Howell et al v. Argent Trust Company et al, No. 1:2022cv03959 - Document 59 (N.D. Ga. 2023)

Court Description: OPINION and ORDER: Plaintiffs' Motion to Stay 38 is DENIED. Within 7 days of this Order, the parties are DIRECTED to inform the Court whether this action should be dismissed without prejudice. Signed by Judge Steven D. Grimberg on 09/21/2023. (tht)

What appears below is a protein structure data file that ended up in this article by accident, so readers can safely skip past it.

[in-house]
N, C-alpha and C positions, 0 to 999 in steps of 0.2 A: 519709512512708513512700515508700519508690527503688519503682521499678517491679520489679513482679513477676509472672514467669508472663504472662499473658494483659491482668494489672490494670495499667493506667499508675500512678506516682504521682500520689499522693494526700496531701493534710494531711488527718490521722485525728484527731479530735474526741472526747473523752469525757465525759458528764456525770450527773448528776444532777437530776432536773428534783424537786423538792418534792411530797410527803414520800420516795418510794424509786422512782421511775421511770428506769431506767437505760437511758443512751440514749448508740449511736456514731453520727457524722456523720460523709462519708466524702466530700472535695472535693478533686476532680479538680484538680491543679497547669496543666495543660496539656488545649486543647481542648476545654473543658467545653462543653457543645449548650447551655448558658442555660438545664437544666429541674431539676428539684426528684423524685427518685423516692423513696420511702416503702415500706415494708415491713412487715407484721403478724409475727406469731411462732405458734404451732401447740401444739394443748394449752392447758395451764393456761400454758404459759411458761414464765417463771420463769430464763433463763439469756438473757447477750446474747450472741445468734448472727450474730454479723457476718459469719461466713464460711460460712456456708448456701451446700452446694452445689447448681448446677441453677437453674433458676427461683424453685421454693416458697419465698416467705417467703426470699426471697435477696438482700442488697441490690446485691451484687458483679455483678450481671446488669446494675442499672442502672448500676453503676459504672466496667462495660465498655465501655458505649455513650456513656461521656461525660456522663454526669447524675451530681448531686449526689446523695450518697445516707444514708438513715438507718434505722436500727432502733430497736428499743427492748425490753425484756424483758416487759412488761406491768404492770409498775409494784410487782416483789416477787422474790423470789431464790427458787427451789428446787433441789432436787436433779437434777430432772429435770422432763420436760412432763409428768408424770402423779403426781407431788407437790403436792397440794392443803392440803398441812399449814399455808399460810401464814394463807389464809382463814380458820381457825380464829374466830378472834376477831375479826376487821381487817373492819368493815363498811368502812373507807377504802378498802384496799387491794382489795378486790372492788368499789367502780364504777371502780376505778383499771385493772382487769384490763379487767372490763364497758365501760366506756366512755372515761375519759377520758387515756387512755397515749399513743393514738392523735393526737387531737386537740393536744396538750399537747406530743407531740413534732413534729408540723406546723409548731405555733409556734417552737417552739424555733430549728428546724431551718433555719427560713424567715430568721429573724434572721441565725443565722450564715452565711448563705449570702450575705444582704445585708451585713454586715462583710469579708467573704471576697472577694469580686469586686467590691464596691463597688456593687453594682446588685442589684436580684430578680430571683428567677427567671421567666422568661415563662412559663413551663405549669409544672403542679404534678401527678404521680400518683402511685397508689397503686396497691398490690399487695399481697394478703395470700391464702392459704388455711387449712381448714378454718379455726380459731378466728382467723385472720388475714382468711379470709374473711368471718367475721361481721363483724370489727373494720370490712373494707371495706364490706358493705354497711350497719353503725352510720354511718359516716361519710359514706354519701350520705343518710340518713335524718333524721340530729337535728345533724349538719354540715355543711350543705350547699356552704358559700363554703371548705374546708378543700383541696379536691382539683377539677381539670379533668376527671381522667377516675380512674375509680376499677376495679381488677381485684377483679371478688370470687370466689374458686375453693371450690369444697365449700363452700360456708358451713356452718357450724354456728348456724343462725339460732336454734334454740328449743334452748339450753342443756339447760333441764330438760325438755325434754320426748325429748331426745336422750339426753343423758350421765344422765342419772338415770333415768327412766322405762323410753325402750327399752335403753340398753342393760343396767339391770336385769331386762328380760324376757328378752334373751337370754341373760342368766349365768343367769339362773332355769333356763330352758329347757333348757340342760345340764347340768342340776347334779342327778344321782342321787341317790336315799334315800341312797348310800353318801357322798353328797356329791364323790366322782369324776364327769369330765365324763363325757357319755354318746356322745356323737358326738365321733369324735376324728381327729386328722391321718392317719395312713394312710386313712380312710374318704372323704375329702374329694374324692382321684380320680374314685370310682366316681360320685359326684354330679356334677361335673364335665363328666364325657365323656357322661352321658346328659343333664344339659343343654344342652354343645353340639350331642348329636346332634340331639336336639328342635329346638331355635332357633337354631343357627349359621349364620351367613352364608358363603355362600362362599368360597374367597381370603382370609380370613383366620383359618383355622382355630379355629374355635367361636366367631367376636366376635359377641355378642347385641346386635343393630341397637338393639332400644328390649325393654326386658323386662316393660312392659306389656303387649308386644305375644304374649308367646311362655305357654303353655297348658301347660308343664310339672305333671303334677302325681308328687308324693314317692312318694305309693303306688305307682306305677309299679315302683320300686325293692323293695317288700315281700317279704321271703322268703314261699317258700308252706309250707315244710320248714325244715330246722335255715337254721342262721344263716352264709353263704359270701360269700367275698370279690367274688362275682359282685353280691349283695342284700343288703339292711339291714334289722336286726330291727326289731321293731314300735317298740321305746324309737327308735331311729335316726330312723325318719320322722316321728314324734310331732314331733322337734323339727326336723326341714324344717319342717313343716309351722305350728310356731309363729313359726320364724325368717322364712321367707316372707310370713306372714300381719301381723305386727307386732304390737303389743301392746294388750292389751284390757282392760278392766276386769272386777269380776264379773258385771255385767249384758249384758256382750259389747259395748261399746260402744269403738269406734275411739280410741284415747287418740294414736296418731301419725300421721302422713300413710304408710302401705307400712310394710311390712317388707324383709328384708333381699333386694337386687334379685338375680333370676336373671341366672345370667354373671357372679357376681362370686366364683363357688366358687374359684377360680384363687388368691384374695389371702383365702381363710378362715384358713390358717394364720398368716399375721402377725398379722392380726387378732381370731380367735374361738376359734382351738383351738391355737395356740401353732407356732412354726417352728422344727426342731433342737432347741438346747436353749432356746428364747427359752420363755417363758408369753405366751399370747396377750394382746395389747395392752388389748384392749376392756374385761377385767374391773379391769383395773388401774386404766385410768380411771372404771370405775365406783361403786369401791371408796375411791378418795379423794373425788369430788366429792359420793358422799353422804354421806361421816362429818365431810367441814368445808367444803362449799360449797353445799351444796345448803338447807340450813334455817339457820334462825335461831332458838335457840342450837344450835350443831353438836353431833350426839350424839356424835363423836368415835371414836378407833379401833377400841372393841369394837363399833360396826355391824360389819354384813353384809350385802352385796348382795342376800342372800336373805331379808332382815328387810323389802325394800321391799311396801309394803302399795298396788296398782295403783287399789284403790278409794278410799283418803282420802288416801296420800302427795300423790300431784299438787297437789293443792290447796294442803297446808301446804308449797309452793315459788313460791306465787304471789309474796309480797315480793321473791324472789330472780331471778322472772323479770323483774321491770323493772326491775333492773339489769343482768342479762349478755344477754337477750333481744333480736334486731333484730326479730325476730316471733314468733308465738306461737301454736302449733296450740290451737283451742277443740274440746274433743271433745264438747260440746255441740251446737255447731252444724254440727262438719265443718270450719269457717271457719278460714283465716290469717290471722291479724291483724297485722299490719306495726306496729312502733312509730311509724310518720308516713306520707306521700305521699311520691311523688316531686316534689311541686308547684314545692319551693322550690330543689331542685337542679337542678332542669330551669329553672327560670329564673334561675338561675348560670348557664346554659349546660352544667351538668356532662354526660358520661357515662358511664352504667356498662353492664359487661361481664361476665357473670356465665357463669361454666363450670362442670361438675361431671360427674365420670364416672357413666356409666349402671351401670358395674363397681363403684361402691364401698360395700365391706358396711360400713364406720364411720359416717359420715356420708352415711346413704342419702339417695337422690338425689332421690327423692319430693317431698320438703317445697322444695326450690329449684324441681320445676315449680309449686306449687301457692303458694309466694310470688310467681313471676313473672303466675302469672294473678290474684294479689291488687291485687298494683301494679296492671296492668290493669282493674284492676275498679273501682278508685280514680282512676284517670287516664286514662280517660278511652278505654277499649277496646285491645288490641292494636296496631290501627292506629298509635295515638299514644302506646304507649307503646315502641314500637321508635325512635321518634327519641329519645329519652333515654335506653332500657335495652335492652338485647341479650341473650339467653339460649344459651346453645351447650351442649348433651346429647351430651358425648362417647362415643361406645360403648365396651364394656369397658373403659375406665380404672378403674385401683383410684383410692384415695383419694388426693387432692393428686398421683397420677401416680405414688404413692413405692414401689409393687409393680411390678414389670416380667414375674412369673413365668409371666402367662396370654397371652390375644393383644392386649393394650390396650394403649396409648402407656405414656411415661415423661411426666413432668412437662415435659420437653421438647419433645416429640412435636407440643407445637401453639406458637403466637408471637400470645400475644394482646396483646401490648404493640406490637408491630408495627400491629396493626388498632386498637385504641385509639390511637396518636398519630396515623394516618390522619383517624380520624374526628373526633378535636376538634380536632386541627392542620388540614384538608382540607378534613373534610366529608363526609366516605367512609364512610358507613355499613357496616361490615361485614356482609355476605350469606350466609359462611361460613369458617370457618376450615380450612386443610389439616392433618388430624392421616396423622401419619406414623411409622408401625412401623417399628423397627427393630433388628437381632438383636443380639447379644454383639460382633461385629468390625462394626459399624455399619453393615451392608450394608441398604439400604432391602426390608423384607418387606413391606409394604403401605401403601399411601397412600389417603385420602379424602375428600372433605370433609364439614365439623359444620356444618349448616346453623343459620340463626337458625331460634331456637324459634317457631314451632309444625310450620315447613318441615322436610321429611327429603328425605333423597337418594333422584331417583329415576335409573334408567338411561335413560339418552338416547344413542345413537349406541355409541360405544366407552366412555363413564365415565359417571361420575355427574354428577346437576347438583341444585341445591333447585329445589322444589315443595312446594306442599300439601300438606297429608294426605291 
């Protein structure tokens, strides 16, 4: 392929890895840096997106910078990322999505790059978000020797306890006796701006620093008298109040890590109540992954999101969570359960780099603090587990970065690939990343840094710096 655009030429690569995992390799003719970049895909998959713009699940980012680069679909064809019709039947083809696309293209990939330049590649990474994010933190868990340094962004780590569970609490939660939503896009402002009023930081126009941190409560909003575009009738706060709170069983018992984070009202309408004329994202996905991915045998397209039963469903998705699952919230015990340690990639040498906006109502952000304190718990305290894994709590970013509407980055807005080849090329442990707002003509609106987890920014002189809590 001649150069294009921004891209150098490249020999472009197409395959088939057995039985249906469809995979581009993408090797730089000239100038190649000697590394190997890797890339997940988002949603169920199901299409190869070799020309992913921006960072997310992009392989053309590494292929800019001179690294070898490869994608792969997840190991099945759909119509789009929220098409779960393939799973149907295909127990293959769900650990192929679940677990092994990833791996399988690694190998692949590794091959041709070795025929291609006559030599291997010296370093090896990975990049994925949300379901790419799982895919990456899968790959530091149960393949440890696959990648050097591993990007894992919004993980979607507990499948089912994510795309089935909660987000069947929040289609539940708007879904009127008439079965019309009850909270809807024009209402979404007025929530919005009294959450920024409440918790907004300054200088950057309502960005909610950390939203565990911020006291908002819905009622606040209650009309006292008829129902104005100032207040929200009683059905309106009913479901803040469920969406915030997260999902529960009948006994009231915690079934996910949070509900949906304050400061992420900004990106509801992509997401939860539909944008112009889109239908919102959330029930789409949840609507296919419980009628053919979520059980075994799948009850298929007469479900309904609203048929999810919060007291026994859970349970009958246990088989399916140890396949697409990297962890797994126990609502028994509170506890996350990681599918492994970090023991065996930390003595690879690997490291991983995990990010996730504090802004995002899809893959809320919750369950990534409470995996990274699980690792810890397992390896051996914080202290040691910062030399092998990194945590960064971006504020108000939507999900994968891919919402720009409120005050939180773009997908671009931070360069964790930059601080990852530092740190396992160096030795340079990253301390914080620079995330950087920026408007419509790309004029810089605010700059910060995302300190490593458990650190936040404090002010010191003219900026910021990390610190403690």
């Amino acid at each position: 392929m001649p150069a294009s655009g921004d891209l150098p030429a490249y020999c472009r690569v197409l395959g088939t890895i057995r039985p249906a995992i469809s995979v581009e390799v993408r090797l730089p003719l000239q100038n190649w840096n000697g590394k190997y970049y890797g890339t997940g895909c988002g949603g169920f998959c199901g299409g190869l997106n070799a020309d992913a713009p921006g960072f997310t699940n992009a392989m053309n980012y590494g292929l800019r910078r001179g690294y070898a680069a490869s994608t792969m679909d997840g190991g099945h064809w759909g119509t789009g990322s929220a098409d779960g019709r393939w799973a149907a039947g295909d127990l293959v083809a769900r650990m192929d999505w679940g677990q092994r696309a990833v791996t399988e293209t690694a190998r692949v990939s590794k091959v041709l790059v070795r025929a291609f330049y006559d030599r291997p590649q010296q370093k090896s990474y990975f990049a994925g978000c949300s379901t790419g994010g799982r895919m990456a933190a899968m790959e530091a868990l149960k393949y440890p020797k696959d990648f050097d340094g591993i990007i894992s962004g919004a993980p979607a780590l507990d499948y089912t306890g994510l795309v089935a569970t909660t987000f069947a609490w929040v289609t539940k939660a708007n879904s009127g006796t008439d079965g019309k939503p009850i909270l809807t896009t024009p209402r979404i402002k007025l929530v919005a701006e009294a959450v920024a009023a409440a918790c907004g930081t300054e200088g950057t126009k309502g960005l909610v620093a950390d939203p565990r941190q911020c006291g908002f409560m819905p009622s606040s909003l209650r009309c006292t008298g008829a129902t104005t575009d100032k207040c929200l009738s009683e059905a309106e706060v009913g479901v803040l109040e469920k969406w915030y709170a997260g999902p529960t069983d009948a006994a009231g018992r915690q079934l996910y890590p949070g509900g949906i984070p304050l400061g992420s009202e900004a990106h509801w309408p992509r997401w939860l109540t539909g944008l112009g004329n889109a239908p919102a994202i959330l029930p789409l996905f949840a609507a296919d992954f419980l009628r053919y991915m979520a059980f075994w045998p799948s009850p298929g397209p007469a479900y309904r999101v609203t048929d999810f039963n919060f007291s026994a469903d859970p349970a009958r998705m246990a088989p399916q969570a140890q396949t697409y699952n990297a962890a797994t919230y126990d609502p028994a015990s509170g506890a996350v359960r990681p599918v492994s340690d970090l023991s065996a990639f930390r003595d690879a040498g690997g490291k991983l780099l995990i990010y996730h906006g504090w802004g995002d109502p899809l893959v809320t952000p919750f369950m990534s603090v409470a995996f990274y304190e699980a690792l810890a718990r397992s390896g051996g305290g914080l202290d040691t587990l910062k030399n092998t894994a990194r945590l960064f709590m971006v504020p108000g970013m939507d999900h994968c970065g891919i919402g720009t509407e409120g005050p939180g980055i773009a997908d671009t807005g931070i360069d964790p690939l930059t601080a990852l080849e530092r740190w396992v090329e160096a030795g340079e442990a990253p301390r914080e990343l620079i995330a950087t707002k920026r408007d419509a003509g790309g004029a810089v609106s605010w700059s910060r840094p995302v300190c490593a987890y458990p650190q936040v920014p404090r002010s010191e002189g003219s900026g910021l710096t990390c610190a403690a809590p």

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Howell et al v. Argent Trust Company et al Doc. 59 Case 1:22-cv-03959-SDG Document 59 Filed 09/21/23 Page 1 of 10 IN THE UNITED STATES DISTRICT COURT FOR THE NORTHERN DISTRICT OF GEORGIA ATLANTA DIVISION PHYLLIS MICHELE HOWELL on behalf of The North Highland Company Employee Stock Ownership and 401(k) Plan, and on behalf of a class of all other persons similarly situated, et al., Plaintiffs, Civil Action No. 1:22-cv-03959-SDG v. ARGENT TRUST COMPANY, et al., Defendants. OPINION AND ORDER This ERISA action is before the Court on Plaintiffs’ motion to stay until 30 days after they have exhausted their administrative remedies [ECF 38]. For the following reasons, the motion is DENIED. I. Background The origin of Plaintiffs’ claims has a complicated history. For immediate purposes, the following well-pleaded facts alleged in the Complaint are relevant. Plaintiffs are all participants in The North Highland Company Employee Stock Ownership and 401(k) Plan (the Plan). 1 They assert claims on behalf of the Plan and other similarly situated Plan participants. 2 1 ECF 1, ¶¶ 28–30. 2 Id. at 1–2. Case 1:22-cv-03959-SDG Document 59 Filed 09/21/23 Page 2 of 10 Defendant Argent Trust Company was the discretionary trustee of the Plan during the relevant time period. 3 Also during that period, Defendants Dan Reardon, Alex Bombeck, Beth Schiavo, and Lauren Childers (collectively, the Individual Defendants) were officers or directors of North Highland Holding Company, Inc. (Oldco) or its successor. 4 The remaining Defendants are discussed below as they come into the picture. At the beginning of 2016, the Plan owned 100% of Oldco’s stock. 5 As an SCorp owned by the Plan, Oldco enjoyed generous tax subsidies. 6 Plaintiffs assert that ERISA prohibits such S-Corps from diverting the benefits of those subsidies to their executives. 7 Defendants allegedly sought to avoid ERISA’s constraints and capture the benefits of the subsidies for the Individual Defendants. Defendants 3 Id. ¶ 31. 4 Id. ¶¶ 50–53. While not entirely clear from the pleading, the correct name of the entity may be The North Highland Company, Inc., a Defendant. The North Highland Company LLC was the successor to The North Highland Company, Inc. Id. ¶¶ 37–39, 42–43. No entity named The North Highland Holding Company, Inc. is a party to this litigation. 5 Id. ¶ 2. 6 Id. ¶ 3. 7 Id. Case 1:22-cv-03959-SDG Document 59 Filed 09/21/23 Page 3 of 10 purportedly did this through a reorganization transaction that diluted the Plan’s economic interests. 8 Plaintiffs allege that the Individual Defendants, with Argent’s agreement, reorganized Oldco on October 1, 2016 (the importance of this date will become clear below). 9 Specifically, the Plan exchanged its shares of Oldco for shares in Defendant North Highland ESOP Holdings, Inc. (Newco). 10 At the same time, the Individual Defendants, again with Argent’s agreement, allegedly created Defendant North Highland Holding Co., LLC (Holding LLC) and moved Oldco’s operating assets into Holding LLC. 11 The Plan received units in Holding LLC.12 The Individual Defendants were then able to convert “synthetic” equity into real equity in Holding LLC through the conversion of (1) options in Oldco into options in Holding LLC and (2) warrants and debt in Oldco into units of Holding LLC. 13 As a result, Plaintiffs contend the Plan went from owning 100% of the common 8 Id. ¶ 4. 9 Id. ¶ 6. 10 Id. 11 Id. 12 Id. Although the Complaint is not entirely consistent on this point, it appears that the Plan received units in Holding LLC through its ownership of shares in Newco. See, e.g., id. ¶¶ 8, 10. 13 Id. ¶ 7. Case 1:22-cv-03959-SDG Document 59 Filed 09/21/23 Page 4 of 10 stock of Oldco to indirectly owning 80% of the equity in Holding LLC. 14 The other 20% of Holding LLC was owned by the Individual Defendants and others. 15 Plaintiffs allege that this scheme diluted the Plan’s equity interests, diminished its control in the assets, and allowed the Individual Defendants (with Argent’s “blessing”) to further dilute the Plan’s equity stake over time. 16 By the end of 2020, the Plan’s ownership interest in Holding LLC had dropped to 42%. 17 Further, in 2021, Argent caused Newco to sell all of its interest in Holding LLC to Holding LLC itself. In exchange, the Plan received a cash payment and promissory note that matures in 2023. 18 Plaintiffs allege that the Plan did not receive fair market value for this transaction. 19 Plaintiffs assert sixteen causes of action for violations of ERISA, including engaging in prohibited transactions and breaches of fiduciary duty. 20 Plaintiffs do not, however, plead that they exhausted their administrative remedies. 21 They 14 Id. ¶ 8. 15 Id. ¶¶ 8, 10. 16 Id. ¶ 8. 17 Id. ¶ 12. 18 Id. ¶ 14. 19 Id. ¶ 16. 20 Id. ¶¶ 133–367. 21 See generally ECF 1. Case 1:22-cv-03959-SDG Document 59 Filed 09/21/23 Page 5 of 10 now move the Court to stay this action pending the completion of the administrative review of their claims. 22 Defendants oppose the motion. 23 II. Discussion The only issue here is whether the Court should stay this case while Plaintiffs exhaust their administrative remedies. 24 Plaintiffs assert that a stay is required because the statute of limitations has expired on some of their claims. If the Court dismisses this action pending administrative exhaustion, they will not be able to replead those claims that are time-barred. 25 Plaintiffs initiated this action on September 30, 2022, the last possible day for them to assert claims related to the October 1, 2016 reorganization given the six-year limitations period. 26 Plaintiffs did not initiate administrative review of their claims until October 4, 2022. 27 Defendants respond that the Eleventh Circuit requires exhaustion before a plaintiff may pursue an ERISA suit. 28 According to Defendants, Plaintiffs have failed to state a claim because they did not (and could not) plead exhaustion. 29 22 ECF 38. 23 ECF 43. 24 ECF 44, at 1. 25 See generally ECF 38. 26 ECF 38, at 2. 27 Id. at 3. 28 ECF 43-1, at 1–2. 29 Id. at 2. Case 1:22-cv-03959-SDG Document 59 Filed 09/21/23 Page 6 of 10 Defendants contend that Plaintiffs’ own delay does not provide a sufficient basis to stay this case. 30 The Court agrees. “The law is clear in this circuit that plaintiffs in ERISA actions must exhaust available administrative remedies before suing in federal court.” Bickley v. Caremark RX, Inc., 461 F.3d 1325, 1328 (11th Cir. 2006) (quoting Counts v. Amer. Gen’l Life & Acc. Ins. Co., 111 F.3d 105, 108 (11th Cir. 1997)); see also Perrino v. So. Bell Tel. & Telegraph, 209 F.3d 1309, 1315 (11th Cir. 2000) (same), superseded by statute on other grounds as stated in Scott v. Cox Media Grp., No. 6:20-CV-1179-CEM-GJK, 2021 WL 3082892, at *2 (M.D. Fla. Mar. 31, 2021). The Court can excuse exhaustion when (1) resort to administrative remedies would be futile or the remedy inadequate; or, (2) the plaintiff has been denied meaningful access to the administrative review scheme. Id. (citation omitted); Perrino, 209 F.3d at 1316. Plaintiffs do not argue that they meet either of these exceptions to exhaustion. The only explanations for their decision to wait until the last possible day to file their federal claims is that they did not have a copy of the Plan document and did not retain counsel until September 6, 2022. 31 Plaintiffs do not state, however, when or whether they even asked for a copy of the Plan. They have 30 Id. at 8–11. 31 Id. at 2–3. Case 1:22-cv-03959-SDG Document 59 Filed 09/21/23 Page 7 of 10 provided no explanation for their delay in seeking administrative review. 32 Even in their reply brief, Plaintiffs provide no further justification for their inexplicable delay in seeking relief. 33 Plaintiffs have not argued that pursuing administrative remedies would be futile. Nor would bare allegations of futility suffice in any event. Bickley, 461 F.3d at 1330 (rejecting speculative claim of futility where the plaintiff “did not even attempt to pursue the administrative procedure available” before filing suit); Springer v. Wal-Mart Assocs.’ Group Health Plan, 908 F.2d 897, 901 (11th Cir. 1990) (noting that “bare allegations of futility are no substitute for the ‘clear and positive’ showing of futility required before suspending the exhaustion requirement”) (cleaned up) (citation omitted). Even when the putative defendants are the same ones who would be the decision-makers in the administrative process, the futility requirement is not met: “[T]he futility exception protects participants who are denied meaningful access to administrative procedures, not those whose claims would be heard by an interested party.” Lanfear v. Home Depot, Inc., 536 F.3d 1217, 1224 (11th Cir. 2008); Springer, 908 F.2d at 901 (“If futility were established by the mere fact that the plan administrator who makes initial benefits decisions and the 32 See generally ECFs 38, 44. 33 ECF 44. Case 1:22-cv-03959-SDG Document 59 Filed 09/21/23 Page 8 of 10 trustees who review appeals share common interests or affiliations, the exhaustion of internal administrative remedies would be excused in virtually every case.”). The cases on which Plaintiffs rely are not to the contrary. In Moorer v. Demopolis Waterworks and Sewer Board, the Court of Appeals concluded that the district court should have stayed rather than dismissed a case in which it abstained from exercising jurisdiction under the Colorado River doctrine because of a parallel state-court proceeding. 374 F.3d 994 (11th Cir. 2004) (per curiam). Some of the reasons cited in Moorer for staying a case instead of dismissing it are similar to the arguments Plaintiffs now make. See, e.g., id. at 998 (“A stay is preferred because it lessens the concerns associated with statute of limitations . . . .”). But Colorado River abstention is a narrow enough doctrine that Moorer is distinguishable on its facts. Moreover, well-developed binding case law in this Circuit requires exhaustion. In Lanfear v. Home Depot, Inc., even though the case had been initiated in the District Court for the Eastern District of New York (where there was no requirement for exhaustion before filing suit) and then transferred to the Northern District of Georgia, the Court of Appeals rejected the plaintiffs’ contention that they should not have been required to exhaust. 536 F.3d at 1223–24. Ultimately, that court remanded to the district court to determine in the first instance whether the plaintiffs’ federal case should have been stayed rather than dismissed so that they could pursue administrative remedies. Id. at 1225. Case 1:22-cv-03959-SDG Document 59 Filed 09/21/23 Page 9 of 10 On remand, the district court stayed the proceedings: In part this is because the case originated in a federal court in the Eastern District of New York, where exhaustion of remedies is not required before filing an ERISA case. In part it is based on the Court’s concern that the claims of at least some of the named Plaintiffs could be barred by the statute of limitations if the case is dismissed without prejudice with leave to refile. Civ. A. No. 1:07-cv-197-ODE, 2009 WL 10668650, at *2 (N.D. Ga. Jan. 23, 2009). Plaintiffs here therefore argue that a “[s]tay pending exhaustion is necessary.” 34 But that misconstrues the limited holding in Lanfear. This Court does not read the decision on remand as holding that, whenever a plaintiff’s claims may be barred if the federal case is dismissed pending exhaustion, then the case should be stayed. Such a reading would effectively excuse the exhaustion requirement in any case where a plaintiff unreasonably delayed in pursuing administrative remedies—contrary to the Eleventh Circuit’s strict application of the exhaustion requirement in ERISA cases. Perrino, 209 F.3d at 1315 (“[W]e strictly enforce an exhaustion requirement on plaintiffs bringing ERISA claims in federal court with certain caveats reserved for exceptional circumstances.”) (footnote omitted). Rather, the Court reads Lanfear as an exercise of the court’s discretion to stay the case because barring the plaintiffs’ claims when 34 ECF 38, at 5. Case 1:22-cv-03959-SDG Document 59 Filed 09/21/23 Page 10 of 10 they did not exhaust prior to filing suit in a jurisdiction that does not require exhaustion would have been inequitable under the circumstances. There is nothing inequitable about declining to stay this case simply because Plaintiffs inexplicably ran themselves up against the six-year limitations period. III. Conclusion Plaintiffs’ Motion to Stay [ECF 38] is DENIED. Within 7 days of this Order, the parties are DIRECTED to inform the Court whether this action should be dismissed without prejudice. SO ORDERED this 21st day of September, 2023. Steven D. Grimberg United States District Court Judge